Napsters

Today’s highlight: a nice long nap with all four of my dogs.

Got up super early, but it’s no longer o’dark thirty. It’s not even dark at all. Even on a super cloudy, kinda rainy day. Yes indeed, 5:15 am is disgustingly cheery and light. Headed off to run the BCBs (for the uninitiated, that’s Borderline Collie Boys) in a few runs at a NADAC trial.

Yeah, so this was supposed to be “Camm’s weekend,” but due to her presently being on the injured list, subbed out her runs. The boys were game, the handler… maybe not so much.

Despite a vat of coffee on the ride there, I was very fuzzy-brained. Did manage to be nearly perfect for Brady in his weavers run, as evidenced by his silence. (I did receive a quiet comment from him that I should have signaled a straightaway a bit sooner, but it was barely a grumble). And then jumpers happened.

So I have a curious thing with how my brain works sometimes. More often than not, if I cannot connect to a course immediately – as in it doesn’t make sense on that first walk through, then I have a hard time remembering it properly and positioning myself correctly for how to handle it with my dogs. Thankfully, that rarely happens. I’m not one to take forever walking through an agility course and memorizing it. I basically do three run-throughs. First, I walk it as the dog – something a couple of instructors have taught me to do. As I’m doing that, I take note of where the numbers are. Second walk-through, I walk as the dog again, taking more note of off-course opportunities and where the handler should be and don’t look at the numbers. Instead, I take note of the patterns of the course. On the third walk-through, I plan how I am going to handle it for my dogs and walk it in the manner in which I will run it as the handler directing my dogs through the course. Because I have different dogs with different skills and needs, sometimes I have to have as many as three different options in my head as to how I will handle a course.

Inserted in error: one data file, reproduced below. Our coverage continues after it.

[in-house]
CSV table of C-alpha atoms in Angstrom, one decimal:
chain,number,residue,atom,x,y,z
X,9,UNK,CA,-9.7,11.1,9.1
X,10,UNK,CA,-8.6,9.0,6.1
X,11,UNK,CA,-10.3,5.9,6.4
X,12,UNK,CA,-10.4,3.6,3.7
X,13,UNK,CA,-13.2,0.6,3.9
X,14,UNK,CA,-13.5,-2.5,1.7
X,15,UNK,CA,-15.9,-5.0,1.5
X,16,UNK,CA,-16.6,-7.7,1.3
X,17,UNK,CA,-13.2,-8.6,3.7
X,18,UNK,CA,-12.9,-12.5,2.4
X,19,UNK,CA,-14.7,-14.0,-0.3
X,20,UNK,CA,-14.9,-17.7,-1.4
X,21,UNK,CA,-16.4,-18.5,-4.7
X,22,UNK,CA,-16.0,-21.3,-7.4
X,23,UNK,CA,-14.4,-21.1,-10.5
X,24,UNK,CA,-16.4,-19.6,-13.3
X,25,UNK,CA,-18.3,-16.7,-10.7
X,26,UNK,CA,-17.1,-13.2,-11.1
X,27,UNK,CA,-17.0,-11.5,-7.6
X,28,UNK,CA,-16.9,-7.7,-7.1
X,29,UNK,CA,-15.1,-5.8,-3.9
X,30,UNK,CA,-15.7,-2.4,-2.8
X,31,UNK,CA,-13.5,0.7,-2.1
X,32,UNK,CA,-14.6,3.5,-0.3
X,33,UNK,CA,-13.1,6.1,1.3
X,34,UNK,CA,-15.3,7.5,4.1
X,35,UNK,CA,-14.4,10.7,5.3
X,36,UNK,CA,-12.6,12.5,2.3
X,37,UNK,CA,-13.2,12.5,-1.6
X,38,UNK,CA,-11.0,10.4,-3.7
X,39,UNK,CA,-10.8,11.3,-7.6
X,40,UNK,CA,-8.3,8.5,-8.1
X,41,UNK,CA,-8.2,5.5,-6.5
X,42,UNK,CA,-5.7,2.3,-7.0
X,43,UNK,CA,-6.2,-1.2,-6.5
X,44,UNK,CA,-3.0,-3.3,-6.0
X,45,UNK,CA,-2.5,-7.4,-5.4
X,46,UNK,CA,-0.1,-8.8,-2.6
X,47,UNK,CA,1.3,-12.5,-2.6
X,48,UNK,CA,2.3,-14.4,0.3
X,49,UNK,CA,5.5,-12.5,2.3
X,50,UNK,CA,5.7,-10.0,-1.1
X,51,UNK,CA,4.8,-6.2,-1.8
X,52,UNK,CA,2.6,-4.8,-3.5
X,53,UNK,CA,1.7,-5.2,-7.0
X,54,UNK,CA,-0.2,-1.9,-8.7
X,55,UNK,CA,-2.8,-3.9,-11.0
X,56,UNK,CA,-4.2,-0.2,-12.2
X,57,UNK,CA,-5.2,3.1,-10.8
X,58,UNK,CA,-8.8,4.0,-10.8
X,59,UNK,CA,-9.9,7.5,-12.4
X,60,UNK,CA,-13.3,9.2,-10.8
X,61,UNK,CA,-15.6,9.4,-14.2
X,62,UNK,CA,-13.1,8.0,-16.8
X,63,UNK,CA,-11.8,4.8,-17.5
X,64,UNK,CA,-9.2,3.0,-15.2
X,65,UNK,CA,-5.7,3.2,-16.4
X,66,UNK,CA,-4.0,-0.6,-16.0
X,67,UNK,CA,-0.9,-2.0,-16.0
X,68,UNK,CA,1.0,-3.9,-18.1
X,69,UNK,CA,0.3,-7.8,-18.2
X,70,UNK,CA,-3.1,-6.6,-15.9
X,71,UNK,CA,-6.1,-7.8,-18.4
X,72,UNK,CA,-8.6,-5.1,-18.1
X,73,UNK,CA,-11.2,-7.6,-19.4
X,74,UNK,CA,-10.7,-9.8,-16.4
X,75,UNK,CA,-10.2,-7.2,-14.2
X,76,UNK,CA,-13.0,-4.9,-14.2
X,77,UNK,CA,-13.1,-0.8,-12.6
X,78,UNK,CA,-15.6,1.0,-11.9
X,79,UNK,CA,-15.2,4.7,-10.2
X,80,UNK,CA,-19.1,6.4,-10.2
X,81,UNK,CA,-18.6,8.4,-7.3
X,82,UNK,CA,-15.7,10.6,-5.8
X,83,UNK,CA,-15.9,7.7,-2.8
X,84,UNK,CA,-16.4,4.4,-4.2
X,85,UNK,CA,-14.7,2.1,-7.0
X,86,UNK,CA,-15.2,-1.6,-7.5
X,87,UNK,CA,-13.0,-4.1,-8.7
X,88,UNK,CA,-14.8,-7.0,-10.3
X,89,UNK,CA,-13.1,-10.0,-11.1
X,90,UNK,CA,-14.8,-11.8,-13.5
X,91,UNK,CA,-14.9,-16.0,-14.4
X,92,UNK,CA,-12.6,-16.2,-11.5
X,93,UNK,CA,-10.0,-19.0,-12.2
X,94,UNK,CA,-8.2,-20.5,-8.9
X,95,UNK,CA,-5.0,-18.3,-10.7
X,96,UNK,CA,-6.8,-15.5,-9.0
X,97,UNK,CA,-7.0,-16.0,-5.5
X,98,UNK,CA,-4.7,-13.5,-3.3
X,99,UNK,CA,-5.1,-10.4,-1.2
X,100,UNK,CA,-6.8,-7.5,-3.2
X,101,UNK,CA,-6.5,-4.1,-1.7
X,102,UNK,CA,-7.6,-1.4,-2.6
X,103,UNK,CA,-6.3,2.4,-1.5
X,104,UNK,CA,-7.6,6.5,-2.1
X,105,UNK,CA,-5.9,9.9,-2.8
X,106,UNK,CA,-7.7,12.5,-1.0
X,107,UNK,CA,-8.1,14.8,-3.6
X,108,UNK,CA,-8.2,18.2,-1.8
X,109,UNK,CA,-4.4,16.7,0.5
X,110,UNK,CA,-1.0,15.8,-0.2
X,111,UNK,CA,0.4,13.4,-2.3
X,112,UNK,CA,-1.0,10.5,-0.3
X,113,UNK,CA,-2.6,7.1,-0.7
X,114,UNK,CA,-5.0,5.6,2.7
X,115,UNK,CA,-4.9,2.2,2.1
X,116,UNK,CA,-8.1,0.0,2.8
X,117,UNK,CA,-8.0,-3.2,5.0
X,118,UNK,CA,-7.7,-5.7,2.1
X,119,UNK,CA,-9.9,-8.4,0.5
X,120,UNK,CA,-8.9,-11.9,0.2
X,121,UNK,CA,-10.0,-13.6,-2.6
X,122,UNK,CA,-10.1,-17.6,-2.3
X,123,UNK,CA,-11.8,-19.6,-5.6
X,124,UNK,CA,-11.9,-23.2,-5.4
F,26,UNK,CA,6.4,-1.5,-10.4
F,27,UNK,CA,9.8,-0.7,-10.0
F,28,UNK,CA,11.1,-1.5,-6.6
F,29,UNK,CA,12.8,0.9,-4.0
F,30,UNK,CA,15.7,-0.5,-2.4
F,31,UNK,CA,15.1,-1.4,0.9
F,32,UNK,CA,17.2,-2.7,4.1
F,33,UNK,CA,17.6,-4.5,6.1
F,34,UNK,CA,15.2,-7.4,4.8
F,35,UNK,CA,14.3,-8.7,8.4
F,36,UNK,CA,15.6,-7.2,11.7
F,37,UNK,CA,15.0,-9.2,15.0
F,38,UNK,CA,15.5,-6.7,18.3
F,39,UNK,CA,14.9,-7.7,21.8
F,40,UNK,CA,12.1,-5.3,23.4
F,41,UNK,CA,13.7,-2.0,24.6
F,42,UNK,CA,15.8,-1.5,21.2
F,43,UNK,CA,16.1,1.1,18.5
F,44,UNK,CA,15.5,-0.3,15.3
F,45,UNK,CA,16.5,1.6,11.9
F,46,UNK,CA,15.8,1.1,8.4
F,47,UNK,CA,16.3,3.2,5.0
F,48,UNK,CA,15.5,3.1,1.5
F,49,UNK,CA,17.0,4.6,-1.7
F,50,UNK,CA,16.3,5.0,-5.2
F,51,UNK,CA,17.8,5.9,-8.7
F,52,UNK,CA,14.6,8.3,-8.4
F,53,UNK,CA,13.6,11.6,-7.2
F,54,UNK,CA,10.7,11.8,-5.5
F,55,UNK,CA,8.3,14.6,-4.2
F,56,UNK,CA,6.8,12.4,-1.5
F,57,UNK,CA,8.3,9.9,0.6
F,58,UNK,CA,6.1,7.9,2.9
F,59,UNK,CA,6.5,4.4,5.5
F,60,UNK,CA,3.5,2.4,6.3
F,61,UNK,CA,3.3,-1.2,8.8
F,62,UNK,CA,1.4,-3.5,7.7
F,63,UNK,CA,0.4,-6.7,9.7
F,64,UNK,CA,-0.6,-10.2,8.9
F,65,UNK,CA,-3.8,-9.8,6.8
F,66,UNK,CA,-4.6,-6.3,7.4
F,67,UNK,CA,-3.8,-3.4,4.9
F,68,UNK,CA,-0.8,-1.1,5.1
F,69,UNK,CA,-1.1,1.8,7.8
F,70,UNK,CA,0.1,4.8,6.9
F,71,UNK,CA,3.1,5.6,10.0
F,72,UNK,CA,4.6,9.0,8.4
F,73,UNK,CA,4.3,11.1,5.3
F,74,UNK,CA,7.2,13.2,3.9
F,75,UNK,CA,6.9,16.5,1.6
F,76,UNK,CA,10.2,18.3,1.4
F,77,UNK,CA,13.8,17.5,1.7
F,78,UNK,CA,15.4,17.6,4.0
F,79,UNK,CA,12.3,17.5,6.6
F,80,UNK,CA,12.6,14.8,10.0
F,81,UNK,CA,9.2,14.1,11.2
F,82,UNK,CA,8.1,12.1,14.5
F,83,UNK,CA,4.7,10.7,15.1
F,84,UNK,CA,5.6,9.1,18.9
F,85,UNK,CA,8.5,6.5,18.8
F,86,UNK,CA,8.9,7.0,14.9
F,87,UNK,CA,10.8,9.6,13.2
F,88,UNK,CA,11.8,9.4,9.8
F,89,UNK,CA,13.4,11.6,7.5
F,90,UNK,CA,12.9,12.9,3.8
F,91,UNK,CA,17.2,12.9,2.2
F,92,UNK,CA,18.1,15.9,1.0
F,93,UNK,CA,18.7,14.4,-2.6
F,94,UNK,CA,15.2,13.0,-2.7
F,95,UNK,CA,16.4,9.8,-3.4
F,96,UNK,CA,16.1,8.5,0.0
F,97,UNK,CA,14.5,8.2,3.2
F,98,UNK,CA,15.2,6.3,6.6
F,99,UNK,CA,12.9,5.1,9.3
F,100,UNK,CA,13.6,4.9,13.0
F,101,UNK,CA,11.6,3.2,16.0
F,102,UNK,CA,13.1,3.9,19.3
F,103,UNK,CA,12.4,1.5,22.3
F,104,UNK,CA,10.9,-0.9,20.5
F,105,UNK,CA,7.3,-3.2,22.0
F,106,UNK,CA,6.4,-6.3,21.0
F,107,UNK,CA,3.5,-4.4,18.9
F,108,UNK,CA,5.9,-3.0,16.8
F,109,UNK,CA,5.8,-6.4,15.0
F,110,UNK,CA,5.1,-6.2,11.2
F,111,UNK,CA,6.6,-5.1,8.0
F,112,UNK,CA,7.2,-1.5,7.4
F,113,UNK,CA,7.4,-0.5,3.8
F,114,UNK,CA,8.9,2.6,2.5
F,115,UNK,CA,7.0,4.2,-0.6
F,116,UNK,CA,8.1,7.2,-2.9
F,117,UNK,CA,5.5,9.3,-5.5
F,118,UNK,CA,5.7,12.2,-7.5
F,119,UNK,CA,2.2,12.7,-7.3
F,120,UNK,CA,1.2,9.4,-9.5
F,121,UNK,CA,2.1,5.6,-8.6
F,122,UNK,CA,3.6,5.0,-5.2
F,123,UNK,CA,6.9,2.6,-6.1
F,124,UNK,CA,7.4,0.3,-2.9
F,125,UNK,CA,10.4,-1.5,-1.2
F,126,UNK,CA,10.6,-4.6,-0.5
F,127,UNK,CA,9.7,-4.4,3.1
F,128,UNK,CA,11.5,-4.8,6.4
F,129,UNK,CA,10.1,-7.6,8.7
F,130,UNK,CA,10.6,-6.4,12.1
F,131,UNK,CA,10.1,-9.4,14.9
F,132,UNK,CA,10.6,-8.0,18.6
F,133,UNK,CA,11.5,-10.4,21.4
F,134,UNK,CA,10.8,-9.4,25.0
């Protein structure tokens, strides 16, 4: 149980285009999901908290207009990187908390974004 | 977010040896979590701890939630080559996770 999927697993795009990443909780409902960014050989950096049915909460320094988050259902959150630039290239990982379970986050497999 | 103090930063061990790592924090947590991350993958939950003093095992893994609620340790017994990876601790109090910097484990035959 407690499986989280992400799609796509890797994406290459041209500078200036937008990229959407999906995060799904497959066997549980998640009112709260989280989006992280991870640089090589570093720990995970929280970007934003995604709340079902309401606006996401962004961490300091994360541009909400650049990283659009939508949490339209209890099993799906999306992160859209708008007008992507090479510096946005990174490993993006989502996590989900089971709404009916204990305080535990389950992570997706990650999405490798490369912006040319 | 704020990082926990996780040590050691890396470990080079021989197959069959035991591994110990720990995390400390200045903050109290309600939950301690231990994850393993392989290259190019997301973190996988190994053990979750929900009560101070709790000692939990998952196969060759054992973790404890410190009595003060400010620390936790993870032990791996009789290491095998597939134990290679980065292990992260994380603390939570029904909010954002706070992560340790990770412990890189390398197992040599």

All that sounds tremendously complex, and memorizing agility courses is actually great brain exercise,  but most of the time I can walk a course and do all of the above in five minutes or less. I just find that for me personally, obsessing over how I’m going to handle a course does me no favors and I end up second guessing things. There have been times when I had time to walk a course once and handled the run far better than when I had multiple walk-throughs and plenty of time to analyze and plan. There’s also something that my Canadian friends have named as a “pirate run.” That’s when you don’t walk a course at all and run it. I rarely do it as Brady is a dog that needs (and deserves) some amount of precision (or I hear it … or get bitten). I’m proud to say though that I have done a few pirate runs – with Youke and Brady, and they went spectacularly. My favorite was when I got to an event much later than planned, saw they were running Brady’s height division and quickly asked a friend for a run-down of the course. I then watched one dog run it, asked the gate steward to move me and Brady down to the last dog of the height division, and ran to get him. We arrived, breathless, at the gate for our run with barely a second to spare and freakin’ nailed it. Still not sure how we accomplished that. The stars were aligned I guess.

The stars were not aligned today.

Back to me being fuzzy-brained. The jumpers course today seemed a bit off. I had a hard time reading the course numbers due to the glare from the overhead light and the material of the markers. While I ended up quickly assessing most of it, there was one section that even on my third walk-through I kept going in the wrong direction. I ended up walking it a fourth time. Then I headed to the car and practiced in my head how the course ran. I did that several times. I call it “the invisible dance.” You see many handlers at agility trials doing “the invisible dance.” It’s marked by silent lips moving, hand flailing and turning in small circles in the middle of an aisle or a walking path to the vehicles.